Knowing and keeping direct and indirect competitors within radar, and tracking them across the variables helps the business to continually innovate and iterating towards finding a better fit with its customers’ needs for solutions to their pain points. This invariably widens the net as the business seeks the maximum possible scope for competitive advantage.

For the investor, the questions are: Can the business do as well or better than its competitors? If it can’t, why continue? If it can, and the market can welcome another player, then the business is onto something.

5. How Will The Product Or Service Be Different? Standing out from the crowd gives a business an edge, and makes it different from its competitors. A differentiator helps a business to distinguish itself from other businesses in its market. A business can differentiate itself by focusing on a feature or benefit which solves a problem, satisfies a need, or cures customers’ pain.

There are a variety of ways a business can position itself in the marketplace. Examples include but are not limited to Convenience (ease in buying a product or using a service); Reliability (product or service that hardly fails); Quality (luxury item) and Superior Customer Service (always there for customers).

Does the business have a secret weapon? Does it have something exclusive to it, like technology, data, intellectual property, relationships, etc. to distinguish it from competitors? If it doesn’t have any of these, it must assure the investor it is prepared and able to compete as just another runner.

6. What Is The Size Of The Market? Knowing the size of the market is a foundational part of launching a start-up venture. The aspiring Small Business Owner must know to determine it, and how it will impact potential revenue in the addressable market. Investors like to see big numbers, but don’t want a business that inflates them. The business must back its claims with data and research, how they are derived and the assumptions behind them.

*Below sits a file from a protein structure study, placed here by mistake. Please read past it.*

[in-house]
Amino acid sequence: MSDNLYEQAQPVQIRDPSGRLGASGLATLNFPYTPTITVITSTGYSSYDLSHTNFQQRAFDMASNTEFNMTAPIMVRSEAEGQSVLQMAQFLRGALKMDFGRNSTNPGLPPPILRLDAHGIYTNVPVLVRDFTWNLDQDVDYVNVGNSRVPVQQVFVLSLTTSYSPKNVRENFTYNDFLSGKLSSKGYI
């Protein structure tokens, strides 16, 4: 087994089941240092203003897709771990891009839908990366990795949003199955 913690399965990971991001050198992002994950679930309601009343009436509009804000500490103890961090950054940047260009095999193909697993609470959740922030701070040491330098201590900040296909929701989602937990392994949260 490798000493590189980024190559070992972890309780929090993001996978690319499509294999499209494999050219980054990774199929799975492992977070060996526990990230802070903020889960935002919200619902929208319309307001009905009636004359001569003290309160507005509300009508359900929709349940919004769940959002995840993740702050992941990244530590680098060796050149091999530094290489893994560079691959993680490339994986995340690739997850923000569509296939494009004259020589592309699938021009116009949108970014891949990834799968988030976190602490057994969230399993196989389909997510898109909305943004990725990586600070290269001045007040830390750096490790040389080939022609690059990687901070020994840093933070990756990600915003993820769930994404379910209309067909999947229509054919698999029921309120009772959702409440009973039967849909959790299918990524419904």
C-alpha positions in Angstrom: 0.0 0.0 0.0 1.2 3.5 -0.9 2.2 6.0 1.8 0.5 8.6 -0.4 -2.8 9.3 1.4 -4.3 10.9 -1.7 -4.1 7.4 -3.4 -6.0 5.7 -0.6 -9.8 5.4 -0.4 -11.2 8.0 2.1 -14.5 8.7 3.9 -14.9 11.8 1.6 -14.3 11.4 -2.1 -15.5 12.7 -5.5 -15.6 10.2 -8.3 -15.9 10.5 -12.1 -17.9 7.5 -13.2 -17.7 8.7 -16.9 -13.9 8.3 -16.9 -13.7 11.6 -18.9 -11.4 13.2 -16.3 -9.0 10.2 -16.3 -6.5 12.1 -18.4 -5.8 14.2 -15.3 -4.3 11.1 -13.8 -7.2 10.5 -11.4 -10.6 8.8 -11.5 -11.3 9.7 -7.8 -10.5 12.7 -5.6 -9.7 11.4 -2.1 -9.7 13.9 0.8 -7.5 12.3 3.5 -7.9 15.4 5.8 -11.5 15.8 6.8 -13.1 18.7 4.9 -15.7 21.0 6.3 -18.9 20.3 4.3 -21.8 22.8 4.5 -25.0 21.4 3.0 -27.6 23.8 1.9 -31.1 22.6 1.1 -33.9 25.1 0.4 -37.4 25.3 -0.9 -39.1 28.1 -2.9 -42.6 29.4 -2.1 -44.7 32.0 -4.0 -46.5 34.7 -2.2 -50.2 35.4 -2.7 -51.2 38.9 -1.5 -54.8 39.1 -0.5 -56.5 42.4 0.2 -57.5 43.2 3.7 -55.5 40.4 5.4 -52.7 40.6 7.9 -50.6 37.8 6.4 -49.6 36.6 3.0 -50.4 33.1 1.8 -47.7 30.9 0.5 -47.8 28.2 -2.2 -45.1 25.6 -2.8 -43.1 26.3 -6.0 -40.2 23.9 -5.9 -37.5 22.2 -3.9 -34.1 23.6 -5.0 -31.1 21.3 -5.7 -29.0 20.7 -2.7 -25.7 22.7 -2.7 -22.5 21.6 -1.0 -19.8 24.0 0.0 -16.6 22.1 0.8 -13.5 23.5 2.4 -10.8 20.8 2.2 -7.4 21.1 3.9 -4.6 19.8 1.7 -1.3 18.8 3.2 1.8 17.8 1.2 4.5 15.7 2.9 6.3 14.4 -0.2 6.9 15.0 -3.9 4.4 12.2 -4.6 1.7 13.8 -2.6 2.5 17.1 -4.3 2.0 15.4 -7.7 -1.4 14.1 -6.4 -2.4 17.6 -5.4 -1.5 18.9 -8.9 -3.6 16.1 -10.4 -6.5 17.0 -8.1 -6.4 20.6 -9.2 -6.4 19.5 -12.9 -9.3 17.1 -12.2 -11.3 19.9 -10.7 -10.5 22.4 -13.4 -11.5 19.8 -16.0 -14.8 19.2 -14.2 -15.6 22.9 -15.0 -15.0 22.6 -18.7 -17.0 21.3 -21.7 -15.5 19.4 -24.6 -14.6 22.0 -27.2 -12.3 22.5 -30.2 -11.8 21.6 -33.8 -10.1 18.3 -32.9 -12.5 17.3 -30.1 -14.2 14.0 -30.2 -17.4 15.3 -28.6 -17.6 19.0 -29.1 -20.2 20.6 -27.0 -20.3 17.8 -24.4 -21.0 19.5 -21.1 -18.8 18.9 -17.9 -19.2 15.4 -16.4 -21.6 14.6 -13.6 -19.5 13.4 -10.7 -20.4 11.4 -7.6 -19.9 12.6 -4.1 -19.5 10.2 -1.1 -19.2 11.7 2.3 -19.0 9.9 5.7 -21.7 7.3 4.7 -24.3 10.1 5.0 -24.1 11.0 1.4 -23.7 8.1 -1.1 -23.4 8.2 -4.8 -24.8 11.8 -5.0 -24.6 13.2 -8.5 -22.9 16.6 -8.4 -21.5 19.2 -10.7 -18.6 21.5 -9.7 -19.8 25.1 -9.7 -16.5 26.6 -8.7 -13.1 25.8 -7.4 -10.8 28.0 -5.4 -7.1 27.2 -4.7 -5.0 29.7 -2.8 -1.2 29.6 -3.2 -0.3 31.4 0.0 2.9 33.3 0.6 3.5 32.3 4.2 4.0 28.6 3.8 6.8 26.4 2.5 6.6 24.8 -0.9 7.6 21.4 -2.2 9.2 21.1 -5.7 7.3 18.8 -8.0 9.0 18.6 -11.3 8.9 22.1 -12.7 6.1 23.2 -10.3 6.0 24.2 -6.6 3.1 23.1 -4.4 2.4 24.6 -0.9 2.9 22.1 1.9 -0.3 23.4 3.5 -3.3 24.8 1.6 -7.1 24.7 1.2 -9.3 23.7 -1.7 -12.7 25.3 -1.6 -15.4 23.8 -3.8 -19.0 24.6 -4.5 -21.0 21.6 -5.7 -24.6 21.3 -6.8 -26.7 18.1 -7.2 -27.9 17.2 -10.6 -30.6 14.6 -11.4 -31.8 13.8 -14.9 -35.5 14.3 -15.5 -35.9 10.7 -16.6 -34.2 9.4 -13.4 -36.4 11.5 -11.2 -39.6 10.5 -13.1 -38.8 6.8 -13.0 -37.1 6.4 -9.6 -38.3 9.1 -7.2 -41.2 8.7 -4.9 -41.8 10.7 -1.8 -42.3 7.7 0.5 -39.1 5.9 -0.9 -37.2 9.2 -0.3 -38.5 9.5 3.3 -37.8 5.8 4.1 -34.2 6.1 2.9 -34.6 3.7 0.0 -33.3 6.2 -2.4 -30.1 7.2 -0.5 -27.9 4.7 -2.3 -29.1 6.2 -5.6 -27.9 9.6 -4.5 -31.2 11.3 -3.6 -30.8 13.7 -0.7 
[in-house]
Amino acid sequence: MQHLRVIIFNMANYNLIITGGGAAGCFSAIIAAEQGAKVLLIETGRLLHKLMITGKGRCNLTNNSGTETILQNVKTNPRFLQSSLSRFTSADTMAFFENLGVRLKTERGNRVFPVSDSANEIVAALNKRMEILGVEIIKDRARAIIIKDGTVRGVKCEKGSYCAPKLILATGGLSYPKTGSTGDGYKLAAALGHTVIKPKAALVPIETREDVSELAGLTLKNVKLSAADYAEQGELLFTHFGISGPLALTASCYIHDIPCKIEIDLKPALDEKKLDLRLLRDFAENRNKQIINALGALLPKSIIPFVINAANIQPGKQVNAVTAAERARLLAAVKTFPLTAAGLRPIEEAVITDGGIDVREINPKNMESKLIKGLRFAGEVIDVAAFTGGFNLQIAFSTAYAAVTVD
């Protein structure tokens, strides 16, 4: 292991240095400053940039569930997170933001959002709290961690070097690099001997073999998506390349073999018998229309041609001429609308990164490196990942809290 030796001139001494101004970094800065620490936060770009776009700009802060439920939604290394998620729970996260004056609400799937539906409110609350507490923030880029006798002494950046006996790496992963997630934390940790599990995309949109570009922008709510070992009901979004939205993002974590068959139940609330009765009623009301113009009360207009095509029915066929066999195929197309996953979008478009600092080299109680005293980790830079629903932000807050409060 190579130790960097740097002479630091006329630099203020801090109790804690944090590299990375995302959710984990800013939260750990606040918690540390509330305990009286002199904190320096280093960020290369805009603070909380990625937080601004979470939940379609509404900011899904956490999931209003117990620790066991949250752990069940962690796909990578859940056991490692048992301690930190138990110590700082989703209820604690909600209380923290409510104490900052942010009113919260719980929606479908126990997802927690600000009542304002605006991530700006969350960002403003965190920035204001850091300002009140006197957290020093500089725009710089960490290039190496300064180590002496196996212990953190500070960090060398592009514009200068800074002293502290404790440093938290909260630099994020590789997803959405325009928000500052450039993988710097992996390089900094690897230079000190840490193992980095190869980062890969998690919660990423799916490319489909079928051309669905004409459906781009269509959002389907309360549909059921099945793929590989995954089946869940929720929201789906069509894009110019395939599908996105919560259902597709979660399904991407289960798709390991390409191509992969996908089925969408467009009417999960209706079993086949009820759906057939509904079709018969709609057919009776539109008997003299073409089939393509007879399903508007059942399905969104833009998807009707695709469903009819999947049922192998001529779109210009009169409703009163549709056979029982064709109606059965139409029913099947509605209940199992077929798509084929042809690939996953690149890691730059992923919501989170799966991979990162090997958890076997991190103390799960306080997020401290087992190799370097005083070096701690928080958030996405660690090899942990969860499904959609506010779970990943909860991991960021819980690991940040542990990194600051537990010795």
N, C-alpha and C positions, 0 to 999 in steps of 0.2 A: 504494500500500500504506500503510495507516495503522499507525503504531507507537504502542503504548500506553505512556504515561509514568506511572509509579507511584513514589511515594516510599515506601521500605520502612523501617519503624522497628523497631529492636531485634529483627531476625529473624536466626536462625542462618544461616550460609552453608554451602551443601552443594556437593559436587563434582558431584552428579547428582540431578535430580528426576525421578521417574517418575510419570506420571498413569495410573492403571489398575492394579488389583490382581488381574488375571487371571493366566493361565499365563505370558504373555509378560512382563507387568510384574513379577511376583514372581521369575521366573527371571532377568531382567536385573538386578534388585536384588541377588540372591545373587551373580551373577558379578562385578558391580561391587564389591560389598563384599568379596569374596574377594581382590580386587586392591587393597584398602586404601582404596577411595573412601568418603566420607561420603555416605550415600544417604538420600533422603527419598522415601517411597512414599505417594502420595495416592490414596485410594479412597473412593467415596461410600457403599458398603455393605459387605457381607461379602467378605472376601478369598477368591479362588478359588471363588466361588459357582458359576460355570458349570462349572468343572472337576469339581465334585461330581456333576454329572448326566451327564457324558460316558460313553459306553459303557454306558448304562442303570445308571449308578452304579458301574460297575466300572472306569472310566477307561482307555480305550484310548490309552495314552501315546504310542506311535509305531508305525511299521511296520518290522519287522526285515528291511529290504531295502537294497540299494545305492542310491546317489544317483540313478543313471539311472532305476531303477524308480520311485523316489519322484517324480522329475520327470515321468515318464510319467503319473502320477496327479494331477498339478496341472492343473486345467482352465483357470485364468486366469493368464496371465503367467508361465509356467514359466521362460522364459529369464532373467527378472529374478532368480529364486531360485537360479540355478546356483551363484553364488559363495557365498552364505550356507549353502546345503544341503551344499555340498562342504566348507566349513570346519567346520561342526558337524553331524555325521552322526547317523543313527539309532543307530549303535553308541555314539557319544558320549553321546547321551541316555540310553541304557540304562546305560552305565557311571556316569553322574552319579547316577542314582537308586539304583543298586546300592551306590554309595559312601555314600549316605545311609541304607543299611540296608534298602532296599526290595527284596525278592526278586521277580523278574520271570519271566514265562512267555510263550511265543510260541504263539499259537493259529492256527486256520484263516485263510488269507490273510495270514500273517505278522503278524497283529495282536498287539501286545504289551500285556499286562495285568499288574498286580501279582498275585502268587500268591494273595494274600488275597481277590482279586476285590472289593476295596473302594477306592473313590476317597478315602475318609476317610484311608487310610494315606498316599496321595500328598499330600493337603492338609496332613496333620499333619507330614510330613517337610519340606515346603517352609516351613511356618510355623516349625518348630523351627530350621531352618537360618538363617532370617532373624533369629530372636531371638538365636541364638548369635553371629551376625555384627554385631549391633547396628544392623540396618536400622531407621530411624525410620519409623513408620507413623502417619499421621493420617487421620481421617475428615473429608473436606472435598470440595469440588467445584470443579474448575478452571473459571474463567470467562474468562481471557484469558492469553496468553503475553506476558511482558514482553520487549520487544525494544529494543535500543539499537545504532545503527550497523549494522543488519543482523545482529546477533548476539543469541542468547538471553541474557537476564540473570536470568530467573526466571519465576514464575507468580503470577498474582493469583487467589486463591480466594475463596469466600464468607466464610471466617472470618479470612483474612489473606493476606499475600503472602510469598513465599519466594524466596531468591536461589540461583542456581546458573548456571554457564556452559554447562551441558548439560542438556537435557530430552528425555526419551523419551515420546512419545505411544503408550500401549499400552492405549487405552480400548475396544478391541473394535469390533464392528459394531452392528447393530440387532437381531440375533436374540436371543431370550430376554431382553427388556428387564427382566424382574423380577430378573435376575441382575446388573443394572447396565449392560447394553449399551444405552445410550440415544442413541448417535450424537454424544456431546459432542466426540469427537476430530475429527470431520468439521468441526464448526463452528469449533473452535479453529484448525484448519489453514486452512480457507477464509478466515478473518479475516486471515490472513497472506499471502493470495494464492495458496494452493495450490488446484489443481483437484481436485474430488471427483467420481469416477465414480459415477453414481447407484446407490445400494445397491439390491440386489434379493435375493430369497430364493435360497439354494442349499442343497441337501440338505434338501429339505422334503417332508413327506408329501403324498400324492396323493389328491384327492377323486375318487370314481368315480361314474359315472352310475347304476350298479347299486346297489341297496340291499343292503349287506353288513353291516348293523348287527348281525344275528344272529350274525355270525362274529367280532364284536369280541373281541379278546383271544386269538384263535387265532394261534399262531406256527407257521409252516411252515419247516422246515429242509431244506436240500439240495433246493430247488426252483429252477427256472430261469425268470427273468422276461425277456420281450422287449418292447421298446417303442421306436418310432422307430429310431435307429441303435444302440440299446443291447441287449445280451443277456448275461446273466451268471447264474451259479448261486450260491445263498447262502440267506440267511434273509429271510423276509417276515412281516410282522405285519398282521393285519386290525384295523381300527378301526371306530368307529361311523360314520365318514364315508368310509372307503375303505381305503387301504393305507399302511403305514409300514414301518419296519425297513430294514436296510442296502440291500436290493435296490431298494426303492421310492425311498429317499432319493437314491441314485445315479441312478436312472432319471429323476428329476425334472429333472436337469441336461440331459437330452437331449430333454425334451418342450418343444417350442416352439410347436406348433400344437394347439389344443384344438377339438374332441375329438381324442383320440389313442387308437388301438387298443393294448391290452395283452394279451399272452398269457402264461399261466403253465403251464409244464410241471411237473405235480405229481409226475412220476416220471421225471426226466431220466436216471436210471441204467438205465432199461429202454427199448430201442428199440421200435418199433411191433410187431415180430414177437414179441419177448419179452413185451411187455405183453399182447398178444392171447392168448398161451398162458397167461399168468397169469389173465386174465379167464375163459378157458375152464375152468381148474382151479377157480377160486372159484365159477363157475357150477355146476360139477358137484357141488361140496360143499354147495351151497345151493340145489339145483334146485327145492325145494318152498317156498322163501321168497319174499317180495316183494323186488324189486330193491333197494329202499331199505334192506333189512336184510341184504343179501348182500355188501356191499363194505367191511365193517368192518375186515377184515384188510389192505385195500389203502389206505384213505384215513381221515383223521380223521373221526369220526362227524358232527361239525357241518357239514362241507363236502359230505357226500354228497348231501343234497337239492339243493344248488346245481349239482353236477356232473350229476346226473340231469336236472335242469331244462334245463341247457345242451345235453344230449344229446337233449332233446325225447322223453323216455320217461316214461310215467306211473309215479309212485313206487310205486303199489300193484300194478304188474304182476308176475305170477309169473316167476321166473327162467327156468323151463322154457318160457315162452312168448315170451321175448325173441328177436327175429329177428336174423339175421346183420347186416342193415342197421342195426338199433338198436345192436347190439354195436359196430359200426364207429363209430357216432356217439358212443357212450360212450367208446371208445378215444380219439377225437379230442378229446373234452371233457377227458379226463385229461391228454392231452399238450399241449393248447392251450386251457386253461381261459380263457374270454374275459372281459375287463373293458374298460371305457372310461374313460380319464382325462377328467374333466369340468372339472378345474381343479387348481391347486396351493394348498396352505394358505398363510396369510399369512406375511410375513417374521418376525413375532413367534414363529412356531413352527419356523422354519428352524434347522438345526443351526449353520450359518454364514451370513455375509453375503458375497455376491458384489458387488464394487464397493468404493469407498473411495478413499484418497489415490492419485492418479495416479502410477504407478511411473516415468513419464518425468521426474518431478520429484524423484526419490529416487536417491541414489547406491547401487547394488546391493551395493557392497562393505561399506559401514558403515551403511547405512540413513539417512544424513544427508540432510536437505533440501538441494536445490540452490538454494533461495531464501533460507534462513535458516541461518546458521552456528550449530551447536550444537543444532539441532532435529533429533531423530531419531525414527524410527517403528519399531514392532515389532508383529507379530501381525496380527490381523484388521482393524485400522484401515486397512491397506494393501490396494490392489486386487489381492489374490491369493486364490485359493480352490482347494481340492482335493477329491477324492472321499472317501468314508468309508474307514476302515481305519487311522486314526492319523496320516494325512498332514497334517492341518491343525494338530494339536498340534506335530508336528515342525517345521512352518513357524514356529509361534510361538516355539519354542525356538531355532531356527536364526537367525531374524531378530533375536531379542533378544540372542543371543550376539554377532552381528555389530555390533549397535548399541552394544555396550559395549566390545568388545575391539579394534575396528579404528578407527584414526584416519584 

Does the business know the true and realistic size of the market? Who has the need for the product or service, and has the means to buy it? How many of them currently exist? Who would the business share the market with, and what piece of the pie can the business take? Is the market big enough for the investor to care? The investor wants to know that the addressable market is large enough to matter.

7. How Will The Business Make Money? In simple terms, a business makes money by finding answers to four key questions: 1.What will it sell or offer to its customers? 2. Who are the customers that constitute its primary target market? 3. Why will these customers want to buy what the business is offering? 4. How does the business make money while producing the product or providing the service, and selling them to its customers?

The answers to these questions will define the strategy of the business, which will unveil its business model. Bottom line: How will the business make money? Will it make enough money to grow to the point of turning a profit? The investor wants to know.

8. Who Are The Managers And Key Personnel Of The Business? An essential requirement for a successful start-up is its ability to pull together a management team. There must be serious thought on critical positions to be filled and who should fill them. In a small business, some staff will wear several hats, but the duties and responsibilities of each hat must be clearly identified and spelt out. 

Talent is everything. The business will rise or fall with the quality of its people. The founding team must have the correct balance of personnel and skills. Potential investors want to see a team that holds the promise of taking a start-up to lofty heights.